In 1998 Bryn was 28 years old, he was commentating on the evening match for BBC Radio Leeds.
During the day he had been 10-pin bowling with a group of corporate guests and his fellow commentator Norman Hunter.
Bryn recalls: I have very vivid memories of this night, perhaps not unsurprisingly, after all, it’s not every day you find yourself having to contemplate the potential of your own death in the next few minutes.
It all happened very quickly, from seeing the flames, feeling the heat to adopting the brace position – seconds really, I guess.
The longest time was after the plane hit the runway on the way back down and then my recollection is it bounced, and wondering whether it was all going to break up or explode the next time we hit the ground.
When we stopped and the crew shouted for us to get off, I ran as if my life depended on it. Norman, legs battered through a long playing career, did the same. We were in the front row, close to the front door. We were amongst the first off.
I vividly remember looking back and seeing the plane silhouetted by the orange flames from the engine fire. I could see bodies dropping down from the back door, that part of the plane sticking up in the air.
With the headcount done and everyone accounted for, I kicked into reporter mode. I’d trained as a journalist, before becoming a commentator.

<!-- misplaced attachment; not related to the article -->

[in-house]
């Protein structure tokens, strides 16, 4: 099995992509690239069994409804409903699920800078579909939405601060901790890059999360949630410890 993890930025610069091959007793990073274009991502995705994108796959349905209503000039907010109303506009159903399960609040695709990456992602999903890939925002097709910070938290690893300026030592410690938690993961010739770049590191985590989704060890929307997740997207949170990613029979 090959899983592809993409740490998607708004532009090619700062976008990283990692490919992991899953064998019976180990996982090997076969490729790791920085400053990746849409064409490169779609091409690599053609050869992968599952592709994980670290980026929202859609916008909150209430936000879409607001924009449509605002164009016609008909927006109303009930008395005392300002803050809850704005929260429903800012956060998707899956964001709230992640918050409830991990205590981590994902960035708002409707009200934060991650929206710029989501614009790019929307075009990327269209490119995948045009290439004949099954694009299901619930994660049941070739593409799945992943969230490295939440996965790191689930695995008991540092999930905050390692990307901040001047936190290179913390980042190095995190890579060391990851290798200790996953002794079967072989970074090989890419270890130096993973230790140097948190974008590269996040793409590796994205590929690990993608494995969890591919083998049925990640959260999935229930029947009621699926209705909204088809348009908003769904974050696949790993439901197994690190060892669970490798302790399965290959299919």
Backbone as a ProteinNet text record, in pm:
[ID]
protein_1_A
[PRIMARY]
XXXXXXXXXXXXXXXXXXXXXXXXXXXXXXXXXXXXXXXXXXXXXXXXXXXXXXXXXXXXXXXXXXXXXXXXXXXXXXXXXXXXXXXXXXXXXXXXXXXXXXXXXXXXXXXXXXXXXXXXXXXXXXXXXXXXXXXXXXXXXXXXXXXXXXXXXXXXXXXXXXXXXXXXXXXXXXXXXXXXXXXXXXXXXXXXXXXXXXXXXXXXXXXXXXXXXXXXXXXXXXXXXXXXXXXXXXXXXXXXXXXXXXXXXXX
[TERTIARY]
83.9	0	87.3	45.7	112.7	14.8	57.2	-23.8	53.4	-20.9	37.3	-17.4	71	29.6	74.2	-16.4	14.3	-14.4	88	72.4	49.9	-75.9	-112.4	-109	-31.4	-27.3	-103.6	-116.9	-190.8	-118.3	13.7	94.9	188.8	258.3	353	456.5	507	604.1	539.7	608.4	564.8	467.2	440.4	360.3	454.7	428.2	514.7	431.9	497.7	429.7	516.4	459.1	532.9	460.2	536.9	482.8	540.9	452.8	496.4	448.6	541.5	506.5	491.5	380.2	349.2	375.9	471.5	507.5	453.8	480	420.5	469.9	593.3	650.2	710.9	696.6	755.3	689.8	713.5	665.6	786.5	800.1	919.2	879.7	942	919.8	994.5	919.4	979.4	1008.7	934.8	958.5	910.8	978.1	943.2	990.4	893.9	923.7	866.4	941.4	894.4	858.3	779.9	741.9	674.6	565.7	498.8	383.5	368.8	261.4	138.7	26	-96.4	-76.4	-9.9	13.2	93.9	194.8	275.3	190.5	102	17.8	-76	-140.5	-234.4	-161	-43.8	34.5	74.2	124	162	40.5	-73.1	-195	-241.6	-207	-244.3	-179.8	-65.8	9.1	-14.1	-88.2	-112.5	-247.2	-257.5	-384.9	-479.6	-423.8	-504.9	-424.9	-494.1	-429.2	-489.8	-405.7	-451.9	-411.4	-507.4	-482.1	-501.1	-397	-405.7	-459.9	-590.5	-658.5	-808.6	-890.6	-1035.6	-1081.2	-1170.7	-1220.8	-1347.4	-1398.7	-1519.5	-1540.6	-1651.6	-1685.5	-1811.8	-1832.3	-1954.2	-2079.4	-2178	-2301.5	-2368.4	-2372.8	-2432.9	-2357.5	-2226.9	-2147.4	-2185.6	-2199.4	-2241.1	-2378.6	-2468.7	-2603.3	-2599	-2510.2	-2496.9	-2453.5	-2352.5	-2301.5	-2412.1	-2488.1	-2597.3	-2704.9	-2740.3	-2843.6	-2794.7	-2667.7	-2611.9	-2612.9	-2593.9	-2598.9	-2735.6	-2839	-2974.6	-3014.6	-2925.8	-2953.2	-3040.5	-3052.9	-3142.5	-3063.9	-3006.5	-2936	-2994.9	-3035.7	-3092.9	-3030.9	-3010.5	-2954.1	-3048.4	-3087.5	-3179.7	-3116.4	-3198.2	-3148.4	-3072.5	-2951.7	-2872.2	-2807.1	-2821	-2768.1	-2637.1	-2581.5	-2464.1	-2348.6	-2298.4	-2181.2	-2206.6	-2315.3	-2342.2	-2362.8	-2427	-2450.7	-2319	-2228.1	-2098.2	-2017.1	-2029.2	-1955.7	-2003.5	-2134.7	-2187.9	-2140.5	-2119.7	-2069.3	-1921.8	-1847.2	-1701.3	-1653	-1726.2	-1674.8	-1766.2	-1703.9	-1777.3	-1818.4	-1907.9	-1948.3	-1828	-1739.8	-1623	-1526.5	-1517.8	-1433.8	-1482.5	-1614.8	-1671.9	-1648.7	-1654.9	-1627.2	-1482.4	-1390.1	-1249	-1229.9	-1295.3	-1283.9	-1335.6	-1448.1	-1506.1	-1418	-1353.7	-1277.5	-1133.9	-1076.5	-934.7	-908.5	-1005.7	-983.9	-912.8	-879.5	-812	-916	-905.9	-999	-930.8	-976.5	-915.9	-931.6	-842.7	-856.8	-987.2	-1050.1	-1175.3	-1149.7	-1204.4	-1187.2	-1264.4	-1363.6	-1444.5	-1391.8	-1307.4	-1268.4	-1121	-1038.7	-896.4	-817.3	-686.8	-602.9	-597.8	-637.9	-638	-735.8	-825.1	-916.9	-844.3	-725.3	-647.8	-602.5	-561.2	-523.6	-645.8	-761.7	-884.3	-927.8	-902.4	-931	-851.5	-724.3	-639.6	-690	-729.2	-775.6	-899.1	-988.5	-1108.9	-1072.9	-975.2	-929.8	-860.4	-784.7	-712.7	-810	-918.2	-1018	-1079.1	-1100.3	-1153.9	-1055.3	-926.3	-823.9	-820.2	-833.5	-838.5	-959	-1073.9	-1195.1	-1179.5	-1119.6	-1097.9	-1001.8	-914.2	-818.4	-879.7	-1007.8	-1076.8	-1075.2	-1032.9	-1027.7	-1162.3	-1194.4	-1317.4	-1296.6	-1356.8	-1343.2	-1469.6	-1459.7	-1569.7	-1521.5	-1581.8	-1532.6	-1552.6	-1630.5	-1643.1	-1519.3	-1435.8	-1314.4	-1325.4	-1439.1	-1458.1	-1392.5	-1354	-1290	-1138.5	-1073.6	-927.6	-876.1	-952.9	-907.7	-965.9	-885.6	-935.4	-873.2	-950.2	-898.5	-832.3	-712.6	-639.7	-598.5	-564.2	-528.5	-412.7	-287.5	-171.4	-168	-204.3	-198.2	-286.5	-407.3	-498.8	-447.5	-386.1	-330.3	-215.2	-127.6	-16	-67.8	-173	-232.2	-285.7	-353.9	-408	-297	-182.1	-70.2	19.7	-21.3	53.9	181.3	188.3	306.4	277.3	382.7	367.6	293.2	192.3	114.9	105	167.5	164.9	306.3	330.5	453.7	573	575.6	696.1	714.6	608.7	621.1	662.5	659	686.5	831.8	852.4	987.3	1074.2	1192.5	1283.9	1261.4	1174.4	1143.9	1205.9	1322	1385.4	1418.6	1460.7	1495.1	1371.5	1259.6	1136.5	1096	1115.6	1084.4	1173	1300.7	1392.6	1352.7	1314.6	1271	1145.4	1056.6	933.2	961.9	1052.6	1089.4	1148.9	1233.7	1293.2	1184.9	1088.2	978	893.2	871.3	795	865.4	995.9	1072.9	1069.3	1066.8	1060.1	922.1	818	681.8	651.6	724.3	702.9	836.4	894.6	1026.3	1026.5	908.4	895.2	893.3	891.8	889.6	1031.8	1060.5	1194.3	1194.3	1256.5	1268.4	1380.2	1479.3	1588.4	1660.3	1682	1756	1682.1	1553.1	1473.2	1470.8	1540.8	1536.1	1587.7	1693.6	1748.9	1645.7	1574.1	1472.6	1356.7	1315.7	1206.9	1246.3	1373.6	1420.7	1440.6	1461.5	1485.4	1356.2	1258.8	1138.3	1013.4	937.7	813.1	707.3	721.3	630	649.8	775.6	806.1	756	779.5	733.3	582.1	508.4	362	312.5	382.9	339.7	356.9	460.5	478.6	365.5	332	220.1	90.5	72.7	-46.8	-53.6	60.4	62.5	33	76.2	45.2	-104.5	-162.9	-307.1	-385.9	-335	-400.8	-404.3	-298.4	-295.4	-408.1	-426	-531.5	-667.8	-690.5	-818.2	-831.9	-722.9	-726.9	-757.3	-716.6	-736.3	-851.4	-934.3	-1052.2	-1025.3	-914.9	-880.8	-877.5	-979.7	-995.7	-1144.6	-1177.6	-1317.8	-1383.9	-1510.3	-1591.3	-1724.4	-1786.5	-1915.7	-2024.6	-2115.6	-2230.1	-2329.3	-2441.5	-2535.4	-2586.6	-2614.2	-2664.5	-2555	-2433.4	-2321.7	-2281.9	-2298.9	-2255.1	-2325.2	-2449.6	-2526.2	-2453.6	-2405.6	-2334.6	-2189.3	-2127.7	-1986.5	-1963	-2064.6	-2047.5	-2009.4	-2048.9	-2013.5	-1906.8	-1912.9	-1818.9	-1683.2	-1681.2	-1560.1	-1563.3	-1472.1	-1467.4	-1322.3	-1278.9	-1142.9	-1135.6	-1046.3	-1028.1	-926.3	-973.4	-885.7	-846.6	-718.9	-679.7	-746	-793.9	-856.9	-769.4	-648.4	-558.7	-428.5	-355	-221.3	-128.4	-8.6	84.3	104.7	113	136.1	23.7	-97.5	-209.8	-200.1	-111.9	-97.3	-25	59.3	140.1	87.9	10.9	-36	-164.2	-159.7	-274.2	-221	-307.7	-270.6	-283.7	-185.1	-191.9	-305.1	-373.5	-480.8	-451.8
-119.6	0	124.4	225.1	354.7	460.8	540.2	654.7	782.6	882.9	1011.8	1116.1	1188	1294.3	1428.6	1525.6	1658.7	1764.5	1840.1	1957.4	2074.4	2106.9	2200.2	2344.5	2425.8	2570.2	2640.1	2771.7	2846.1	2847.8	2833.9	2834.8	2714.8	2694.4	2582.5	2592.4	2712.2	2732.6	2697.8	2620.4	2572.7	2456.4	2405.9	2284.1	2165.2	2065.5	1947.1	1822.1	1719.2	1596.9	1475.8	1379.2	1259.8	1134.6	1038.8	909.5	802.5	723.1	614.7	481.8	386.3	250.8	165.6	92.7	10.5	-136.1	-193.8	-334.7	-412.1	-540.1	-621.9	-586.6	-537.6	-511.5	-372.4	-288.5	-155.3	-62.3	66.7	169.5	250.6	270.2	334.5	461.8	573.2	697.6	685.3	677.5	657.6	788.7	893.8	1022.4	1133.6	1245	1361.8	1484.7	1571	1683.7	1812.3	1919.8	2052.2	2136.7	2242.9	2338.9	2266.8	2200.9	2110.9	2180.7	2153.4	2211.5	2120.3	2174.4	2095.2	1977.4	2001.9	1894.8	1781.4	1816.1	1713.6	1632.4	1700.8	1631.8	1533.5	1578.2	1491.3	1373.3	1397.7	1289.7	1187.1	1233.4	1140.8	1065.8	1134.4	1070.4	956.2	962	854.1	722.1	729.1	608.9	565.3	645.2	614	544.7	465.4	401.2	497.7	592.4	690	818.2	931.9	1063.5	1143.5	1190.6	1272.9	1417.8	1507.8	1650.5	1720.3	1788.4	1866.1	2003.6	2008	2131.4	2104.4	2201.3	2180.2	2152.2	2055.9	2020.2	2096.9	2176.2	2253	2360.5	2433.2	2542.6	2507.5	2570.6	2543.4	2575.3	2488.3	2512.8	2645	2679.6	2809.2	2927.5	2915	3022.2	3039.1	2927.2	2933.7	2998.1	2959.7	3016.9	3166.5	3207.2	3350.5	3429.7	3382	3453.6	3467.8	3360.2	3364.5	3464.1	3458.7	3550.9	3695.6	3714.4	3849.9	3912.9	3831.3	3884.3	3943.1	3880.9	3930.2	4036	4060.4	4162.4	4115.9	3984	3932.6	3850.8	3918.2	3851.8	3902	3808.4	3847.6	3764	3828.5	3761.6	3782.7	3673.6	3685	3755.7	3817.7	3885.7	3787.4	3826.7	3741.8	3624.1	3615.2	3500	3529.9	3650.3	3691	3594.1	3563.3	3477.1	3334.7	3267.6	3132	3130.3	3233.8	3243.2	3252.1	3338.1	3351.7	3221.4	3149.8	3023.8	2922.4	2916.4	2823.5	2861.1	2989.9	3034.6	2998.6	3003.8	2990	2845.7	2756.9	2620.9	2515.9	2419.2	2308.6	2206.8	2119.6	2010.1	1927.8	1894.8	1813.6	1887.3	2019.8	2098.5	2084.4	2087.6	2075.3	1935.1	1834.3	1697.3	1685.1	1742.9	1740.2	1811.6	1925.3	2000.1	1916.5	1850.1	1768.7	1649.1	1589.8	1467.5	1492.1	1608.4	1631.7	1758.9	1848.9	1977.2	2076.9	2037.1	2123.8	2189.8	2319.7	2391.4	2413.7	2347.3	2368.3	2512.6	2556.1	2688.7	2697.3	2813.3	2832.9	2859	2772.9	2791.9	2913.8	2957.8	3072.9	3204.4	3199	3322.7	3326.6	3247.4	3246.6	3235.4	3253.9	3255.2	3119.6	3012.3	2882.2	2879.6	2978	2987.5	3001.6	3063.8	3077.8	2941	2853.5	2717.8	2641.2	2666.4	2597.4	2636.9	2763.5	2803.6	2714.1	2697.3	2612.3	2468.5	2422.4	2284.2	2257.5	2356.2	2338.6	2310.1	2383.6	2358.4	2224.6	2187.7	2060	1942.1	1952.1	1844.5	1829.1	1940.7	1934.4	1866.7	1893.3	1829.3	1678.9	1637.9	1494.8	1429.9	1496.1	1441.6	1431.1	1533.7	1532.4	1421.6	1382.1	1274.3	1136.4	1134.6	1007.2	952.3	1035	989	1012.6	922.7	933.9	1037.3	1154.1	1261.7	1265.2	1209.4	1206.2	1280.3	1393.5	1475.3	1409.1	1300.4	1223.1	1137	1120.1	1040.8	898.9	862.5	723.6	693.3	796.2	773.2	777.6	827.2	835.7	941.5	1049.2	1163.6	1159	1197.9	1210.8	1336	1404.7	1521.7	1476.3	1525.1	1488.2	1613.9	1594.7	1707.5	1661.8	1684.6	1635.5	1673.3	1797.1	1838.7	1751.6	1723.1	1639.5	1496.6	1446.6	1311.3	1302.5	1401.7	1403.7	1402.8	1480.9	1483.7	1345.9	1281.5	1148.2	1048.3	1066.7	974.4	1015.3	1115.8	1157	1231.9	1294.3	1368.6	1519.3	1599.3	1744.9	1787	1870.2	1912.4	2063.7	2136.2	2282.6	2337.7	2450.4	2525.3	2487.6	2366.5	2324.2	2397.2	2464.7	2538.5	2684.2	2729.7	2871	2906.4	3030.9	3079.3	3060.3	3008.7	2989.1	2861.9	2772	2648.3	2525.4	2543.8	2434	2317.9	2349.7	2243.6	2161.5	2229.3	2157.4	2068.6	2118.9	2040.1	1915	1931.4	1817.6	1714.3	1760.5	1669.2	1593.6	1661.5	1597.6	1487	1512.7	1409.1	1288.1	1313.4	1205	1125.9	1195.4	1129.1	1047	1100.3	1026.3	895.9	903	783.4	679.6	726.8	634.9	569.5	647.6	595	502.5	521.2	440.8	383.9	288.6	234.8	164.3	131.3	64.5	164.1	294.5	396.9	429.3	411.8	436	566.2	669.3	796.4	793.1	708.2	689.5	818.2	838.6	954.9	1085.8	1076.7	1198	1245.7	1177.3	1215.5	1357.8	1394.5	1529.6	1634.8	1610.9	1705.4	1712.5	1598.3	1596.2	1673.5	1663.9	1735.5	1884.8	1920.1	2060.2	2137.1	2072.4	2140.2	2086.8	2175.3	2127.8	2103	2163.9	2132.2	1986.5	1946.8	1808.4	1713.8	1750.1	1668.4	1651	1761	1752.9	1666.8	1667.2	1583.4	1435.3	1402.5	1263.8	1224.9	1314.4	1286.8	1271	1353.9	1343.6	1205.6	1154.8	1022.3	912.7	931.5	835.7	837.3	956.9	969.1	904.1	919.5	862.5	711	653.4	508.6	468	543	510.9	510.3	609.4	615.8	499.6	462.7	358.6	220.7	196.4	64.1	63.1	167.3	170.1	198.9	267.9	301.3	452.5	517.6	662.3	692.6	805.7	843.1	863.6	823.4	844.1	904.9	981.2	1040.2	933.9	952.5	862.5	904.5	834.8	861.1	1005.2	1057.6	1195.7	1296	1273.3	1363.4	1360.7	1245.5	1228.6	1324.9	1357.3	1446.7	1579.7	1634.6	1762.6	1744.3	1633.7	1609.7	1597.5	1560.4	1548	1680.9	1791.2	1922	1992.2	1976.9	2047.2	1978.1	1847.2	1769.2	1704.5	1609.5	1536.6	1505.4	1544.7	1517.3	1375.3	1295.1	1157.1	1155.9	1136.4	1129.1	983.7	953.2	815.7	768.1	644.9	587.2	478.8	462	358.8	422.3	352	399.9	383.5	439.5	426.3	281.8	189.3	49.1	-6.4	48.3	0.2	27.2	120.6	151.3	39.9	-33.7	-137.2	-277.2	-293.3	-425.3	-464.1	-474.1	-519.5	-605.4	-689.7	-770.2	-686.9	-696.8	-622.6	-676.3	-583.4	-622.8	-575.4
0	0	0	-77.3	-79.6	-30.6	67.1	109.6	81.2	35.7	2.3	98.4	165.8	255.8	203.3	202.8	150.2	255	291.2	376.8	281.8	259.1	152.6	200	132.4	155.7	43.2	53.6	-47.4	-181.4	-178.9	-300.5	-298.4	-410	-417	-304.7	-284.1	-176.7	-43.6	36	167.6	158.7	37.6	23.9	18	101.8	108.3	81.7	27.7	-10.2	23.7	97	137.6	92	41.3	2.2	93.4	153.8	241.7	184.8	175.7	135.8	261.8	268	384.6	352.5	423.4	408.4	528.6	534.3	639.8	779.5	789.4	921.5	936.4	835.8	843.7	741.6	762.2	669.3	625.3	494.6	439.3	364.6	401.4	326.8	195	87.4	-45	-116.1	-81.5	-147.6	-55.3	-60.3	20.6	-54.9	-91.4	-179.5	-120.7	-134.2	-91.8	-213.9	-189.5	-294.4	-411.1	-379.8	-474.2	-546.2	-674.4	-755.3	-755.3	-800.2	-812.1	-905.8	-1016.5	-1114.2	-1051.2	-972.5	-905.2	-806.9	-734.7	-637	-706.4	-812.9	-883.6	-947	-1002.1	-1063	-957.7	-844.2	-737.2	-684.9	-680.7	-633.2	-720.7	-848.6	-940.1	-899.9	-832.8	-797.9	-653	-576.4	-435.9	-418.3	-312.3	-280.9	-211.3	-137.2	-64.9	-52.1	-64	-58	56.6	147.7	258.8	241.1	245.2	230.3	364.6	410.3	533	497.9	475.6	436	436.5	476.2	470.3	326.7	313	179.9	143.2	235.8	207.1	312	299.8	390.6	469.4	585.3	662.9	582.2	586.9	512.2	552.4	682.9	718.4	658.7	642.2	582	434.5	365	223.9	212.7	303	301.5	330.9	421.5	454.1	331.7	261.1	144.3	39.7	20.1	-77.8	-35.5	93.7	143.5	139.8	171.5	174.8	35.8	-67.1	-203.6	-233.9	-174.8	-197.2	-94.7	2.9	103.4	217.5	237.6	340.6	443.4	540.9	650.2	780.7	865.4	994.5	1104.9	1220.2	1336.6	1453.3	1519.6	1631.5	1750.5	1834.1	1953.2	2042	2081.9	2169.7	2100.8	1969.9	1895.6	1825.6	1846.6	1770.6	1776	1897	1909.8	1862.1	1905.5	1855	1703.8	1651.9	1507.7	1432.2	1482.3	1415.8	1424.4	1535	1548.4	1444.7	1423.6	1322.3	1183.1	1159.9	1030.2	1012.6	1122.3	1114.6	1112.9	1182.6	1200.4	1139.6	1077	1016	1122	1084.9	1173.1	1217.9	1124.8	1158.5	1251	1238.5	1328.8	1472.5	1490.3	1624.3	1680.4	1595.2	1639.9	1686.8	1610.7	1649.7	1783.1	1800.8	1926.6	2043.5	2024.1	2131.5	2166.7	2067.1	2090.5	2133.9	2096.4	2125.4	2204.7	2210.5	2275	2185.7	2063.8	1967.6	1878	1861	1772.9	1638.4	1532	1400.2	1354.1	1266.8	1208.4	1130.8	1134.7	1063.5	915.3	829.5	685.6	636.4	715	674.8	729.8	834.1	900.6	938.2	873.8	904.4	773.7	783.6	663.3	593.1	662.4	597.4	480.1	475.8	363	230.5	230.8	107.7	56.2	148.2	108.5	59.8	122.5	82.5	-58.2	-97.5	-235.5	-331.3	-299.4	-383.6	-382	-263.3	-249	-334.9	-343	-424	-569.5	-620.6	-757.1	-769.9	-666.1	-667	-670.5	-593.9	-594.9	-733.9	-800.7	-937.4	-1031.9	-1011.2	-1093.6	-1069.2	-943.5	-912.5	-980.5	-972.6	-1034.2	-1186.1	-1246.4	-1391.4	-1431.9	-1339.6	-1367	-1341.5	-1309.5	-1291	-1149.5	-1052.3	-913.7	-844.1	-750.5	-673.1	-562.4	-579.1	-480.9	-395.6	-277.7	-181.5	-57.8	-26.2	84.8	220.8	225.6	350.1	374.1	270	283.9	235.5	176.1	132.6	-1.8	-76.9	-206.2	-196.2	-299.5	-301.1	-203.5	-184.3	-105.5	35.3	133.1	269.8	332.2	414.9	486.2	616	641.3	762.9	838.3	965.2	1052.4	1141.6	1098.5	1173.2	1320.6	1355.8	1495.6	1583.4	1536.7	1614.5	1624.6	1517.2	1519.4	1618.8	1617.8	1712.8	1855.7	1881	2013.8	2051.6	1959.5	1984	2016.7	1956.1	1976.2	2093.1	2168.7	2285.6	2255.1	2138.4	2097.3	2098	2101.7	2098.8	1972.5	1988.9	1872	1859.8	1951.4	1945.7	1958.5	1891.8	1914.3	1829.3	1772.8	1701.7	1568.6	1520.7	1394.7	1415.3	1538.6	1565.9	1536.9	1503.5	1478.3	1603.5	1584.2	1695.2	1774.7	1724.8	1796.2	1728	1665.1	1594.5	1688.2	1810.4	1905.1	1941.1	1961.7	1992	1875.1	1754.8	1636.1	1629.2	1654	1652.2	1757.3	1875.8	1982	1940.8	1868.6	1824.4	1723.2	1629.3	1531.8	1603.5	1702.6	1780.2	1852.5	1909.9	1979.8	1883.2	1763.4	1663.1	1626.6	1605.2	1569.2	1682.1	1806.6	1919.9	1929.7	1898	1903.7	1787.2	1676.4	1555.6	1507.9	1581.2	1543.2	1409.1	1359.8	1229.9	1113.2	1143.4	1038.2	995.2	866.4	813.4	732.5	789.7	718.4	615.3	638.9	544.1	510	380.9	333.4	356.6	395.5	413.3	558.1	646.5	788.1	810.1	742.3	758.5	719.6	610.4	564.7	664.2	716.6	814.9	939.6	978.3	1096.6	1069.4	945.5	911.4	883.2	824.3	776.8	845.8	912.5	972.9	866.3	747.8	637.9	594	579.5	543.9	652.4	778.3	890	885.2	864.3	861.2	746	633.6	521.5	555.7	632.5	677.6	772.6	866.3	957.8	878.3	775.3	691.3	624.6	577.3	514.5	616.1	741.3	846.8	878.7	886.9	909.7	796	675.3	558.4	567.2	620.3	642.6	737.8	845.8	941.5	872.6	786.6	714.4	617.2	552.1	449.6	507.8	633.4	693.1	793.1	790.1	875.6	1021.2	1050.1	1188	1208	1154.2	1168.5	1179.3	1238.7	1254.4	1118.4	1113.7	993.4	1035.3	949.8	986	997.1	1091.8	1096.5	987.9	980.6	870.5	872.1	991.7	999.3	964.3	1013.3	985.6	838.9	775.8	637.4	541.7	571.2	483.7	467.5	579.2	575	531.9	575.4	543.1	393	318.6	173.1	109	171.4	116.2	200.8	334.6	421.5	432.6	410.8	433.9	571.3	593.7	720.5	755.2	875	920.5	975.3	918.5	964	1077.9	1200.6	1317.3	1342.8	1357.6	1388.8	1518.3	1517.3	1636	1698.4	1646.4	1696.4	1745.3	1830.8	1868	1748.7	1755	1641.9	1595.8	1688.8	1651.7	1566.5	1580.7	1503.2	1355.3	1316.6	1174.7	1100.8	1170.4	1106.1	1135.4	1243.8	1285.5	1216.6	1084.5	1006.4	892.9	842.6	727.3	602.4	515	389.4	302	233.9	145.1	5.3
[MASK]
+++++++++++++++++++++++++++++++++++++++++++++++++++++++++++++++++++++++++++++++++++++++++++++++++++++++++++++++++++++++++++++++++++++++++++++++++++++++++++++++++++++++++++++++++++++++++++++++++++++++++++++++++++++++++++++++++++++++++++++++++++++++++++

My mobile phone was on the plane, new technology in those days. I asked David Wetherall if I could borrow his – a quick call to my wife, waiting to pick me up at Leeds Bradford Airport, she relayed the news to disbelieving staff at the airport, then a call to the BBC newsroom. Thus the story was broken. Within minutes of the crash, I was live on BBC radio.
It was a long night. We were offered the chance to fly back to Leeds. Nobody was up for that. We travelled on coaches. The players and coaching staff went straight to the airport where they were parked, we went to Elland Road. That’s where the media were gathered, we were mobbed as we stepped off the bus. Then we knew, this was a very big story.
I spent the rest of the day doing interviews. Norman and I appeared on BBC Look North from the ground that night.
Afterwards I went home and slept for a long time.
It didn’t put me off flying. As it turned out, my next flight was to Antigua for my honeymoon 6 months later.
Given my experiences, a pal of mine, Adrian Chiles, got in touch with someone at BA and we got upgraded for the outward flight.
The importance of this was underlined on the return – no upgrade and we took off at night, like Stansted. I was a bit of a mess until we got up in the air. Since then, I’ve flown loads and night flying remains a challenge, just brings back memories I guess.
If you’re ever sitting next to me and start moaning about a bit of turbulence, don’t expect much sympathy.
To John and the crew, I salute you. So many great things have happened since, I have two wonderful daughters Megan and Bethan now making their way in the world and my wife Rachel and I still live in Leeds. In fact, I live in the same village as Lee Worth and David Wetherall, imagine that, 3 survivors, we should have our own annual reunion!